When Jesus raised his eyes and saw that a large crowd was coming to him, he said to Philip, "Where can we buy enough food for them to eat?" He said this to test him, because he himself knew what he was going to do. Philip answered him, "Two hundred days?' wages worth of food would not be enough for each of them to have a little.'" One of his disciples, Andrew, the brother of Simon Peter, said to him, "There is a boy here who has five barley loaves and two fish; but what good are these for so many?" Jesus said, "Have the people recline." Now there was a great deal of grass in that place. So the men reclined, about five thousand in number. Then Jesus took the loaves, gave thanks, and distributed them to those who were reclining, and also as much of the fish as they wanted. When they had had their fill, he said to his disciples, "Gather the fragments left over, so that nothing will be wasted." So they collected them, and filled twelve wicker baskets with fragments from the five barley loaves that had been more than they could eat.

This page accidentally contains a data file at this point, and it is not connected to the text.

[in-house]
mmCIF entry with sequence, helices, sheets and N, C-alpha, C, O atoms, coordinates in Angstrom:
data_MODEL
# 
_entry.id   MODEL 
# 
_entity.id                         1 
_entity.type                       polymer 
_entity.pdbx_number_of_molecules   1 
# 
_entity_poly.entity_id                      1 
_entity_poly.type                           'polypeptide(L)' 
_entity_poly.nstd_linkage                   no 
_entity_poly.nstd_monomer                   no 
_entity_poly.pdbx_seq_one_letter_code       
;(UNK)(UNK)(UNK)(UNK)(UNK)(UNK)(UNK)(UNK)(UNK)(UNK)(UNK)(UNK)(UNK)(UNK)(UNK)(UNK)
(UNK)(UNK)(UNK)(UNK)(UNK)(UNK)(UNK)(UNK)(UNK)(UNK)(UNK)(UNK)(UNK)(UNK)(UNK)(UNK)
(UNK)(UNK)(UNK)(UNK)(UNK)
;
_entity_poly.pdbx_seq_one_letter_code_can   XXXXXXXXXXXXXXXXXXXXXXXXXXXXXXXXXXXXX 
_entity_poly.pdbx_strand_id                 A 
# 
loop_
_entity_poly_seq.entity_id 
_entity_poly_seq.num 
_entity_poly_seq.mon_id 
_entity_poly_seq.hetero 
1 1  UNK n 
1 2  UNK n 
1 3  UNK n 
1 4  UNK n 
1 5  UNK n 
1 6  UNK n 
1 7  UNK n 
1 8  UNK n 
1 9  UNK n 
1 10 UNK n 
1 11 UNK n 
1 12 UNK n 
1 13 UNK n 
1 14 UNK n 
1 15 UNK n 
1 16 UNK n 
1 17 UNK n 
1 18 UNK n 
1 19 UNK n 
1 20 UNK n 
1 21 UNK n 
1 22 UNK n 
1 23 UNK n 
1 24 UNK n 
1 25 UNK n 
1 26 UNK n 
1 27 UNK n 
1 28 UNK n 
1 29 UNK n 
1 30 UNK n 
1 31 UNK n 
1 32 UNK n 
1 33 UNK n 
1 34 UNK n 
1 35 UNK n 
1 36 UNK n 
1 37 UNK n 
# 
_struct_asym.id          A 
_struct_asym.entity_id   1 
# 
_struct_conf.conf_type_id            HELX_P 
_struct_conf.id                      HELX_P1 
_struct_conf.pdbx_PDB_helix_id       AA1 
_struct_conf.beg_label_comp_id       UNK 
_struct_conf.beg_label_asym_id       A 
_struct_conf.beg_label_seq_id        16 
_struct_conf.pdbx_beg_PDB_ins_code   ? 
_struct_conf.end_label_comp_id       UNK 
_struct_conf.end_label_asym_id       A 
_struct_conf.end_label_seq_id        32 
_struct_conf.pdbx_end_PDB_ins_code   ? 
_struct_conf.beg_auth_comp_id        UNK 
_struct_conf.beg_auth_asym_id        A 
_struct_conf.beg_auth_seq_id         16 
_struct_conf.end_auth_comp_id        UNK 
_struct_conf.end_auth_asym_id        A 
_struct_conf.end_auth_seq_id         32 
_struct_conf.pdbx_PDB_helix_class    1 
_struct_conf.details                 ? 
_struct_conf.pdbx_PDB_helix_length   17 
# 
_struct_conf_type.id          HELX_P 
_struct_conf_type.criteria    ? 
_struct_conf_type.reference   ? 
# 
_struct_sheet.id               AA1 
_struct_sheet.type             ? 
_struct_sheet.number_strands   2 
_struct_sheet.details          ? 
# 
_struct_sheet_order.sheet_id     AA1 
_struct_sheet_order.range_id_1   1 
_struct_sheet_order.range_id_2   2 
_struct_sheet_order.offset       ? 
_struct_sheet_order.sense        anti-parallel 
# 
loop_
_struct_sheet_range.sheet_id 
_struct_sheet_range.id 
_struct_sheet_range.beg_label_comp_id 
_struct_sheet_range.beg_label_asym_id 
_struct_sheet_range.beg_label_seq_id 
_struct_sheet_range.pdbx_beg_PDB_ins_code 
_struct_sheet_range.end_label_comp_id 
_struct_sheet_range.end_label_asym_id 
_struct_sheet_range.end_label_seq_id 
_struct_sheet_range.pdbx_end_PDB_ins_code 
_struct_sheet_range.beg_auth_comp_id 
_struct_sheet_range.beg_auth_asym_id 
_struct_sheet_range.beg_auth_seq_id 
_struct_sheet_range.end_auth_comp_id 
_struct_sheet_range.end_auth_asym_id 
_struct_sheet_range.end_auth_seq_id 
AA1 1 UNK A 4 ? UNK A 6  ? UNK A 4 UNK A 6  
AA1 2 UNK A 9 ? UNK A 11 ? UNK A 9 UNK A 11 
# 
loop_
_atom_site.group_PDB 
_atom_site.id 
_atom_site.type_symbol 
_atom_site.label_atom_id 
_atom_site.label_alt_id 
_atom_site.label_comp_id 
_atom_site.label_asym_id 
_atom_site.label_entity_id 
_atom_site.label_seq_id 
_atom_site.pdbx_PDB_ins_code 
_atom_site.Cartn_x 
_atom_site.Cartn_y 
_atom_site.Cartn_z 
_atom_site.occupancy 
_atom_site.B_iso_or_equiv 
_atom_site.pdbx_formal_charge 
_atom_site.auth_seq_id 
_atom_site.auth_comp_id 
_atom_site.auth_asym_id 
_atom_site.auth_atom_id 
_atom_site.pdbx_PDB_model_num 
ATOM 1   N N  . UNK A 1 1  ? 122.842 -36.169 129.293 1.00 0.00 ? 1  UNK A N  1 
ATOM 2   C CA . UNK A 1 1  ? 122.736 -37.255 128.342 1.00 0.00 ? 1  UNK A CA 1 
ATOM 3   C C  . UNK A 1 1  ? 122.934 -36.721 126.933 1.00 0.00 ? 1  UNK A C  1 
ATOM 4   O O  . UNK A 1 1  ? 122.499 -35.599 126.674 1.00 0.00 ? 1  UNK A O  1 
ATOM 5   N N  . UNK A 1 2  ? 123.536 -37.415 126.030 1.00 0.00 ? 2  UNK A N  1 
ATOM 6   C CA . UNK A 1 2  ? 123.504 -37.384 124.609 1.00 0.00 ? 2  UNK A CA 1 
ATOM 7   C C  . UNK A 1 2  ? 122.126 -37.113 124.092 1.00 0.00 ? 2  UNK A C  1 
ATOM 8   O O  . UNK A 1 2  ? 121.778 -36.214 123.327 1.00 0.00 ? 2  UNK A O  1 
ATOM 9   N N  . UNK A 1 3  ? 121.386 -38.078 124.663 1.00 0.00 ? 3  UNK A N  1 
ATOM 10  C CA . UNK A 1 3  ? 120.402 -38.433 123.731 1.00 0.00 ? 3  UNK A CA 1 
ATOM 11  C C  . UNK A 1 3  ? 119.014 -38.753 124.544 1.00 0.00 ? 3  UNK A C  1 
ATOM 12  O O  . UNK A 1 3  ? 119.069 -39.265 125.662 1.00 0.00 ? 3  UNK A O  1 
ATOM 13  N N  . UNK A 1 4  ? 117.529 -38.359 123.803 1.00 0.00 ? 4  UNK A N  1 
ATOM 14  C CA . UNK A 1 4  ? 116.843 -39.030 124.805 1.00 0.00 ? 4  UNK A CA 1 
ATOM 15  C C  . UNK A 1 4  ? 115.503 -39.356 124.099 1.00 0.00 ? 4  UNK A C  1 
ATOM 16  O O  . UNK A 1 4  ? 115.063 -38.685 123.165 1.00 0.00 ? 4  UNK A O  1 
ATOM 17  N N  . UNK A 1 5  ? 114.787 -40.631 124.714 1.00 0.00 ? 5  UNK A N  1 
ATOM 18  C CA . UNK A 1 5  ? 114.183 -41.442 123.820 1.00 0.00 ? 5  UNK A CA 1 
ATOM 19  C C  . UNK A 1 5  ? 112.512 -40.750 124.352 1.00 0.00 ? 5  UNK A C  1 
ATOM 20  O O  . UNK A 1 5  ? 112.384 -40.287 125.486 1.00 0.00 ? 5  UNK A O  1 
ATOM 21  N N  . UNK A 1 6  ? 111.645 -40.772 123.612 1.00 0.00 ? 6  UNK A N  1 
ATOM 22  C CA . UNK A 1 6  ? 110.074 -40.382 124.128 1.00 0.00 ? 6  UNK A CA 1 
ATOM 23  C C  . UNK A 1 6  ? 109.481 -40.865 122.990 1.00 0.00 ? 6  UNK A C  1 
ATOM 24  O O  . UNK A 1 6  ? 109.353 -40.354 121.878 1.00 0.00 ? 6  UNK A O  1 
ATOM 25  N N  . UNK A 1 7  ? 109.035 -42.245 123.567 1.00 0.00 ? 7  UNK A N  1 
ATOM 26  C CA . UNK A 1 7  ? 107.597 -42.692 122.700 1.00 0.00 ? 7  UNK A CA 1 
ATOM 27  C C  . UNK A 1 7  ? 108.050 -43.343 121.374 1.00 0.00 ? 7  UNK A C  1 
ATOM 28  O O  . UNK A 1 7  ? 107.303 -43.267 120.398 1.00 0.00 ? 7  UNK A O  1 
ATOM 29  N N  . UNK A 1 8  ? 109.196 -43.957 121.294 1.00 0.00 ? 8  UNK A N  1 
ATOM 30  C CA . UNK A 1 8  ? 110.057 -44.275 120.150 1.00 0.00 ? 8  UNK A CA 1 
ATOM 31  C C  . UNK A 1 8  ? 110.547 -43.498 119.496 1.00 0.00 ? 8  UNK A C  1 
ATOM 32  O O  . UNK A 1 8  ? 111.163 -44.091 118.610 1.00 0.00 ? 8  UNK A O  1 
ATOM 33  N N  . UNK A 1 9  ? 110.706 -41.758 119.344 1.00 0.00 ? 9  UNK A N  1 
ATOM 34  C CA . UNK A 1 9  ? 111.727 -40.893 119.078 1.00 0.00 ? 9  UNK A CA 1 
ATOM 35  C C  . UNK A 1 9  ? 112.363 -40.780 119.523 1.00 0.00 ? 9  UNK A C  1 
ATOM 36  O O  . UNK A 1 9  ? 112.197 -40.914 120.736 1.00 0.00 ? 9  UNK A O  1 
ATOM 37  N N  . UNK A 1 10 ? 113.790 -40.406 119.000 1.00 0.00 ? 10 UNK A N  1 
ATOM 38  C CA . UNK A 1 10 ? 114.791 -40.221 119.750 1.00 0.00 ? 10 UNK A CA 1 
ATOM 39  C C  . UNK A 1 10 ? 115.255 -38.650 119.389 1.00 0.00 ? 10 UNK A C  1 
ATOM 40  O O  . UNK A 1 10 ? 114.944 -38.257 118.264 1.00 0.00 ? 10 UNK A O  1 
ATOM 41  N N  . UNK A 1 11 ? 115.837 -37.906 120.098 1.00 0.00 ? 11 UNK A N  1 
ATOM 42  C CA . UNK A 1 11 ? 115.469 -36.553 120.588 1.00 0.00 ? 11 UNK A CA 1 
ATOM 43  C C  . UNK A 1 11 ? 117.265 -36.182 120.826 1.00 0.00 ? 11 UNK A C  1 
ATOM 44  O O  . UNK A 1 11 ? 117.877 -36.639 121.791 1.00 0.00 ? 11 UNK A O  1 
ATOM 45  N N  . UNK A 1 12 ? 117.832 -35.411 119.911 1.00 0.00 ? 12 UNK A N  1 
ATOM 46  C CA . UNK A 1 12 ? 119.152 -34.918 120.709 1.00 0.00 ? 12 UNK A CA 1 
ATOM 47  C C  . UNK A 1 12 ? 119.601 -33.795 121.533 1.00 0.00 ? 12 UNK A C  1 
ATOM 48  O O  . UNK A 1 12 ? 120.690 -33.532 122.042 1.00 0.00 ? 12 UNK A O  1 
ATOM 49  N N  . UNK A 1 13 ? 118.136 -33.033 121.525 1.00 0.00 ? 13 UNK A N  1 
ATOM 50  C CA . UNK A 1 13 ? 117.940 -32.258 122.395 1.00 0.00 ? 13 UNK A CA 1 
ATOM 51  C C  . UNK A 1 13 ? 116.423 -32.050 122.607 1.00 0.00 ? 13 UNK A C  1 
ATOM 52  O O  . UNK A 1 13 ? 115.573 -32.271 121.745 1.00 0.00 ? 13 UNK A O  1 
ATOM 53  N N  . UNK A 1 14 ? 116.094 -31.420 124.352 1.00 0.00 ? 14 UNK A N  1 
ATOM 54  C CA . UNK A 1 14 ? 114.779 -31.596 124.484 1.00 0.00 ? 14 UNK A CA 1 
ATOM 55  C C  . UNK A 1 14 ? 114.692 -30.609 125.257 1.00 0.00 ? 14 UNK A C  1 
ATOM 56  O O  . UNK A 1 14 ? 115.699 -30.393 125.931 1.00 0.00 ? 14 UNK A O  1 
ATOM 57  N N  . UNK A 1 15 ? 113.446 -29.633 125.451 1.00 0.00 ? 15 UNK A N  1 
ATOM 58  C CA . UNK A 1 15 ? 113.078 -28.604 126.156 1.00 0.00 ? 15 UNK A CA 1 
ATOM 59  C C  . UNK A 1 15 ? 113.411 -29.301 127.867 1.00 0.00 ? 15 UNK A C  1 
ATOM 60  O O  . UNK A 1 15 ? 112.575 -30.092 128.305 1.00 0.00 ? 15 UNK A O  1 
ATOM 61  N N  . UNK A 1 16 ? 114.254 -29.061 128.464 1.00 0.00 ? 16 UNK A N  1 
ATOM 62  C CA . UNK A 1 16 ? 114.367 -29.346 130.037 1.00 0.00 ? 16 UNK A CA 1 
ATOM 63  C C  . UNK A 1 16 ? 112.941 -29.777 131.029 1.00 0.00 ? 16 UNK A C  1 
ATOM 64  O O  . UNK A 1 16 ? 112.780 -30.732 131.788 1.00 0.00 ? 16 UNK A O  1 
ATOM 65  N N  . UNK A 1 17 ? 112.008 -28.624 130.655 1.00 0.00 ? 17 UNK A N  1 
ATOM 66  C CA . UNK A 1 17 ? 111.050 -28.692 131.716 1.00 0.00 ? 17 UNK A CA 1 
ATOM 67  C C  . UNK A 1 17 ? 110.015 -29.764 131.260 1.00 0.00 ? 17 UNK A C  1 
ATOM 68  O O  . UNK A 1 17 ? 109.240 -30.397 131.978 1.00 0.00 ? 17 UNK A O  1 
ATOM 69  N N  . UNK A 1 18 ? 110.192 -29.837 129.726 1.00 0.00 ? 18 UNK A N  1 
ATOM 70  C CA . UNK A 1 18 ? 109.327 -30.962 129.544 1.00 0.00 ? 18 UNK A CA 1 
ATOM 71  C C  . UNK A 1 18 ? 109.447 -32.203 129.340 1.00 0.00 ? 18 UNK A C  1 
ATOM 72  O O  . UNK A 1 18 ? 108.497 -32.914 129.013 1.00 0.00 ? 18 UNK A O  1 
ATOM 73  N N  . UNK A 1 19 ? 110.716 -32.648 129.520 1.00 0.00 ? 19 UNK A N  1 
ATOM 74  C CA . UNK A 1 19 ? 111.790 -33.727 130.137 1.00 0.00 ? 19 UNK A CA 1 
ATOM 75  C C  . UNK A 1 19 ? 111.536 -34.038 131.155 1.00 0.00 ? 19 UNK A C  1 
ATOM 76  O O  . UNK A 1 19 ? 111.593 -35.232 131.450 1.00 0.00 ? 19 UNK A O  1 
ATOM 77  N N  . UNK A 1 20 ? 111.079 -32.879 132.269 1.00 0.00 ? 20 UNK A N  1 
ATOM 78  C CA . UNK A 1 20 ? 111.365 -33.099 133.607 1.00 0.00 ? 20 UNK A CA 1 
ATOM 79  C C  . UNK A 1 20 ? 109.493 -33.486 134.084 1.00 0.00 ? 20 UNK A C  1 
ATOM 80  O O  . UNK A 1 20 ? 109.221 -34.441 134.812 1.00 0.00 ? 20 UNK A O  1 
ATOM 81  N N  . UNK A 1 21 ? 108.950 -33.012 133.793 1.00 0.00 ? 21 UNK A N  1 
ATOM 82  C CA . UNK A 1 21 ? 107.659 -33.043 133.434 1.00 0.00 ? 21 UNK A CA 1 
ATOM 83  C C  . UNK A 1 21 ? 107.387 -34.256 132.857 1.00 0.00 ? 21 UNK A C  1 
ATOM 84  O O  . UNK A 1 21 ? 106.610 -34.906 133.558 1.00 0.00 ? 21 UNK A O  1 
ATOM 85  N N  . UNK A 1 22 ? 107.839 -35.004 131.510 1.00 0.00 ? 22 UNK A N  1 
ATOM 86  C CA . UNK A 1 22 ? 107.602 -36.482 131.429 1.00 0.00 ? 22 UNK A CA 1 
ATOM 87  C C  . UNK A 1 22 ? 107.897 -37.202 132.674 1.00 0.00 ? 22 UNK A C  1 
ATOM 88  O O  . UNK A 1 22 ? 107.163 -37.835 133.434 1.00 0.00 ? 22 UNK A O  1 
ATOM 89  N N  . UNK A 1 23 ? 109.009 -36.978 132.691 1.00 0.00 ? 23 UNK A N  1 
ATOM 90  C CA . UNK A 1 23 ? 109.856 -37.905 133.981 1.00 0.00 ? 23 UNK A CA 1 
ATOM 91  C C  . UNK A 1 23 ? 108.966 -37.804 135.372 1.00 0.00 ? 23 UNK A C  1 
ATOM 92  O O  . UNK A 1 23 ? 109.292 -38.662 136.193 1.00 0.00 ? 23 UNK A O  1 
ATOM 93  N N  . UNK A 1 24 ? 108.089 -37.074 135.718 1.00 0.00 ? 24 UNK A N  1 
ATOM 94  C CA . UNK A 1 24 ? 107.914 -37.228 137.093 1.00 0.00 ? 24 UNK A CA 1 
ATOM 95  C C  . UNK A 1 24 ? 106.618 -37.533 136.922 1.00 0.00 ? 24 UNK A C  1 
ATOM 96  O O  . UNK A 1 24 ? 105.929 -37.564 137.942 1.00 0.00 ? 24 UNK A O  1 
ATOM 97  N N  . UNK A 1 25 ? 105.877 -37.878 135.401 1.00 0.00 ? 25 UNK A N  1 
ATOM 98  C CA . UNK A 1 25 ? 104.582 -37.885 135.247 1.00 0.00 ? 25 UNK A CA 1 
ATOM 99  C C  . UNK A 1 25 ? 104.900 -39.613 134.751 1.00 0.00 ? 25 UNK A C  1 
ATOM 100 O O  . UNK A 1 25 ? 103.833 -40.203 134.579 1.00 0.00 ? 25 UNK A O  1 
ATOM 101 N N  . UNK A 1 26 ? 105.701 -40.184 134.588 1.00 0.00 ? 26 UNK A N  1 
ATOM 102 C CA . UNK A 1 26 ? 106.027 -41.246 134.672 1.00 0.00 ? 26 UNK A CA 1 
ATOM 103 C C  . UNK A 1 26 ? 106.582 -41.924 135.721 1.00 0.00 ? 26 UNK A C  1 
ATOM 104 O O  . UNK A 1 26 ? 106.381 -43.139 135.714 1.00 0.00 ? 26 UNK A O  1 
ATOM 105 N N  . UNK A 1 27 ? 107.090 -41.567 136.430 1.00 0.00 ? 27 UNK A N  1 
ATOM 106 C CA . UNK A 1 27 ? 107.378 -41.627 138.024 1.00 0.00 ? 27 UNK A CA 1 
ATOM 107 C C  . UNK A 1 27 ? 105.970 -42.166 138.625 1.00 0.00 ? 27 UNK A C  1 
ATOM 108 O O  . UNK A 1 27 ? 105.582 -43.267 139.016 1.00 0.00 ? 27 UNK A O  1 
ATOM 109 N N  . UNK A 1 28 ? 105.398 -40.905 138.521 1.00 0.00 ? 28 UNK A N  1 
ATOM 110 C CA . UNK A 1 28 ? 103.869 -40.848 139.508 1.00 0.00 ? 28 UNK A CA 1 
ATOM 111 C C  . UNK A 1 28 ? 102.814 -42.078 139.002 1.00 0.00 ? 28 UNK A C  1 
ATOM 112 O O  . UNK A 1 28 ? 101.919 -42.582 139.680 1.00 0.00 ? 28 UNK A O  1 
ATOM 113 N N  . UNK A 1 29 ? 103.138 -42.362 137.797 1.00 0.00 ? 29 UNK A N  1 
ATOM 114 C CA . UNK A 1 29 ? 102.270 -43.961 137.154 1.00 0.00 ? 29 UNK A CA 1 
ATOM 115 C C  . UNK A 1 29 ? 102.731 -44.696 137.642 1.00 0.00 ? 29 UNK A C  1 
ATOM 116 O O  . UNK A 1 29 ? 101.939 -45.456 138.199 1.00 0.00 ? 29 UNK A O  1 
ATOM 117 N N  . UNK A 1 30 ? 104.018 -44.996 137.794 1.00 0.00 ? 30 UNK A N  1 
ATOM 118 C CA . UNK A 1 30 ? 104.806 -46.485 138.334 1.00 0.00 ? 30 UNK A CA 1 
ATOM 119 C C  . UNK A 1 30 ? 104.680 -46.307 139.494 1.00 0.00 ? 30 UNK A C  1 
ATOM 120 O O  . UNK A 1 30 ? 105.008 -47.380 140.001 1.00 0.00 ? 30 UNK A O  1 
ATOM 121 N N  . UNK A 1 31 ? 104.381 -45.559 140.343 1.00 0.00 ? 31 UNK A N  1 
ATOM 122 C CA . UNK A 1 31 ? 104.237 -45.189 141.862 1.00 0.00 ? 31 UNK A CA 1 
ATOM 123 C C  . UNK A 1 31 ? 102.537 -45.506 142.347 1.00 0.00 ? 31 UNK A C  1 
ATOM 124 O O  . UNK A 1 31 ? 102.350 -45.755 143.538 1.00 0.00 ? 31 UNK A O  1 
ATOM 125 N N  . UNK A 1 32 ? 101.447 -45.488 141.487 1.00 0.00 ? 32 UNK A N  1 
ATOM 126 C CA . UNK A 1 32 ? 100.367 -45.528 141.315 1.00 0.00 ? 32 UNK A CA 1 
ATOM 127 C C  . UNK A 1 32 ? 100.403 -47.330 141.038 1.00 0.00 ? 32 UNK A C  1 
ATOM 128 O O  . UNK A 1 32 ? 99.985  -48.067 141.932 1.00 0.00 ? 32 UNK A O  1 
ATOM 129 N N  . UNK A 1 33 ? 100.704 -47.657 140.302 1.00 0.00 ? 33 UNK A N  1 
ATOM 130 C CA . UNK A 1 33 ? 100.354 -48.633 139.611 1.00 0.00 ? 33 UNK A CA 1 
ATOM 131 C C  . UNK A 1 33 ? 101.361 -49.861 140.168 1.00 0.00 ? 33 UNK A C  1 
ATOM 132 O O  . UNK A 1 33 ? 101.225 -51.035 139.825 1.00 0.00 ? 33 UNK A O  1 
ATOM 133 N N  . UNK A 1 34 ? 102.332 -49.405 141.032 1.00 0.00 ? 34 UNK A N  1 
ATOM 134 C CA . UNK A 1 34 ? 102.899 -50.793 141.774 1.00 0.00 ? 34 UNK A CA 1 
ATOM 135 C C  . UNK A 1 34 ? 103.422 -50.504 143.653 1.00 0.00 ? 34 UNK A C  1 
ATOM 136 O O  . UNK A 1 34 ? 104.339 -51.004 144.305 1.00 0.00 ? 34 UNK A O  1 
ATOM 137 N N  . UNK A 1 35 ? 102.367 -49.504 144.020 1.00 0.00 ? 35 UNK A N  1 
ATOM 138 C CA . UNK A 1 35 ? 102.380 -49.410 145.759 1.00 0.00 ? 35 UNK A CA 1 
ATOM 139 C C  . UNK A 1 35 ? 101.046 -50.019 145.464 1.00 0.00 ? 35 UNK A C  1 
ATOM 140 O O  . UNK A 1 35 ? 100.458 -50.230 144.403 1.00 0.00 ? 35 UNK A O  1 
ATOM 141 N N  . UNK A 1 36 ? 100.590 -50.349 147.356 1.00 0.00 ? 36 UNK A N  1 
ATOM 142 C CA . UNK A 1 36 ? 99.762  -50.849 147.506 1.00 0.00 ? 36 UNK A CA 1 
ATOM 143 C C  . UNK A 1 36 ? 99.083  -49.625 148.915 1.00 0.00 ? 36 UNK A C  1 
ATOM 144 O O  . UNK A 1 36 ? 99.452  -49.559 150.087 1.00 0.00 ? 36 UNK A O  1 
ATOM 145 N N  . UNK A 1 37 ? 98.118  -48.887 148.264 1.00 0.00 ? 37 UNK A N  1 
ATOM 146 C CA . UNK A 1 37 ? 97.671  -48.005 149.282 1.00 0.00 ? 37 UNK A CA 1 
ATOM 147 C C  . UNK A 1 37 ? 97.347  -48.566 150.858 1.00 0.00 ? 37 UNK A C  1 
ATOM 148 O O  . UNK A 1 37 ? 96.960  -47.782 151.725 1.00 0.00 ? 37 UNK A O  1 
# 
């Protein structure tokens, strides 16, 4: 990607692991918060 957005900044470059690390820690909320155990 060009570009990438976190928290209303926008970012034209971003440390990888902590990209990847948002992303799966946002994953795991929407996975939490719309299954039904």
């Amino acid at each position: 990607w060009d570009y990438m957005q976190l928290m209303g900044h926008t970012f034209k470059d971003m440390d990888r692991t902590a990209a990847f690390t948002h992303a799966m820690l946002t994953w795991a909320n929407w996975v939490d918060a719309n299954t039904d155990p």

John 6:5-13
The suggestion that Jesus wanted them to use regular means for feeding the masses made me listen up and reflect on the nature of miracles. The conclusion I am coming to is that the miracles Jesus performed were mostly accidental - not premeditated, planned (maybe with the exception of Lazarus' raising from the dead where Jesus' actions took place sometime after he was informed of his friend’s death). In this case, Jesus is spreading the good news of his Father's love for all and it becomes apparent that the crowd following his words is going to get hungry and disperse to seek food in the nearest towns. Instead of following his disciples' suggestion to call it a day and send his listeners on their separate ways, Jesus instead challenges their faith and asks them to provide for the crowd. Essentially he's saying to them: nip down to the shops and fetch some dinner.